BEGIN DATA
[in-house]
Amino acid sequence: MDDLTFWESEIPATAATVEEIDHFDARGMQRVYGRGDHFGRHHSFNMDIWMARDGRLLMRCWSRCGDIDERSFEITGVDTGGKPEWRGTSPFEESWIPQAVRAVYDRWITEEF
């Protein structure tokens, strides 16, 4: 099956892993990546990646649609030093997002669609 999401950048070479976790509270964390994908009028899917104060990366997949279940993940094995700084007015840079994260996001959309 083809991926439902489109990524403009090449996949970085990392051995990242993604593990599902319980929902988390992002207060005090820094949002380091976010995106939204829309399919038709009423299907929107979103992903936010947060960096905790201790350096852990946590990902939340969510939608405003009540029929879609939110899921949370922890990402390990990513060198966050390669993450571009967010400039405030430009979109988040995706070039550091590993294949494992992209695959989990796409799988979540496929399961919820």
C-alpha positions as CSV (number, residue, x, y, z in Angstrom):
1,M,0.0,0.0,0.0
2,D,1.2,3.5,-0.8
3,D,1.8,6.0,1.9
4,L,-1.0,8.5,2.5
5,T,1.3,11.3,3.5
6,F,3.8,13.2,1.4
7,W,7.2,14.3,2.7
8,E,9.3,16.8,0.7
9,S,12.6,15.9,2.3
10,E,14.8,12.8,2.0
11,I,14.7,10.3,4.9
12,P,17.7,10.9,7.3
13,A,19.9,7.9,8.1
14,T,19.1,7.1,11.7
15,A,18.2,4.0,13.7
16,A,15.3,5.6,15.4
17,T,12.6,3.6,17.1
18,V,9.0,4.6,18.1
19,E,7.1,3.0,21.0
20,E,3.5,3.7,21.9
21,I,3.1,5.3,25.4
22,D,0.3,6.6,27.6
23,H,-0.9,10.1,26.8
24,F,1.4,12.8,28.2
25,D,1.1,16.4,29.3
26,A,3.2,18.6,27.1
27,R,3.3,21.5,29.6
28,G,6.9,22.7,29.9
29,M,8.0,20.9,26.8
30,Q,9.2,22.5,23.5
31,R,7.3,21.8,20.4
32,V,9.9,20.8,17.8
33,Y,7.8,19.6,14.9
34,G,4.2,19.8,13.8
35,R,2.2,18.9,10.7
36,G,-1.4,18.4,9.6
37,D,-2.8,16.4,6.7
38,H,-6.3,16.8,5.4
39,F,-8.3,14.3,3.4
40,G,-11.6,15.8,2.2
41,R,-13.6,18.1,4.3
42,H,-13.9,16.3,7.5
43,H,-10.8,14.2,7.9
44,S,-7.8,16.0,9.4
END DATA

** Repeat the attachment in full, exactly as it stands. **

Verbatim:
[in-house]
Amino acid sequence: MDDLTFWESEIPATAATVEEIDHFDARGMQRVYGRGDHFGRHHSFNMDIWMARDGRLLMRCWSRCGDIDERSFEITGVDTGGKPEWRGTSPFEESWIPQAVRAVYDRWITEEF
């Protein structure tokens, strides 16, 4: 099956892993990546990646649609030093997002669609 999401950048070479976790509270964390994908009028899917104060990366997949279940993940094995700084007015840079994260996001959309 083809991926439902489109990524403009090449996949970085990392051995990242993604593990599902319980929902988390992002207060005090820094949002380091976010995106939204829309399919038709009423299907929107979103992903936010947060960096905790201790350096852990946590990902939340969510939608405003009540029929879609939110899921949370922890990402390990990513060198966050390669993450571009967010400039405030430009979109988040995706070039550091590993294949494992992209695959989990796409799988979540496929399961919820």
C-alpha positions as CSV (number, residue, x, y, z in Angstrom):
1,M,0.0,0.0,0.0
2,D,1.2,3.5,-0.8
3,D,1.8,6.0,1.9
4,L,-1.0,8.5,2.5
5,T,1.3,11.3,3.5
6,F,3.8,13.2,1.4
7,W,7.2,14.3,2.7
8,E,9.3,16.8,0.7
9,S,12.6,15.9,2.3
10,E,14.8,12.8,2.0
11,I,14.7,10.3,4.9
12,P,17.7,10.9,7.3
13,A,19.9,7.9,8.1
14,T,19.1,7.1,11.7
15,A,18.2,4.0,13.7
16,A,15.3,5.6,15.4
17,T,12.6,3.6,17.1
18,V,9.0,4.6,18.1
19,E,7.1,3.0,21.0
20,E,3.5,3.7,21.9
21,I,3.1,5.3,25.4
22,D,0.3,6.6,27.6
23,H,-0.9,10.1,26.8
24,F,1.4,12.8,28.2
25,D,1.1,16.4,29.3
26,A,3.2,18.6,27.1
27,R,3.3,21.5,29.6
28,G,6.9,22.7,29.9
29,M,8.0,20.9,26.8
30,Q,9.2,22.5,23.5
31,R,7.3,21.8,20.4
32,V,9.9,20.8,17.8
33,Y,7.8,19.6,14.9
34,G,4.2,19.8,13.8
35,R,2.2,18.9,10.7
36,G,-1.4,18.4,9.6
37,D,-2.8,16.4,6.7
38,H,-6.3,16.8,5.4
39,F,-8.3,14.3,3.4
40,G,-11.6,15.8,2.2
41,R,-13.6,18.1,4.3
42,H,-13.9,16.3,7.5
43,H,-10.8,14.2,7.9
44,S,-7.8,16.0,9.4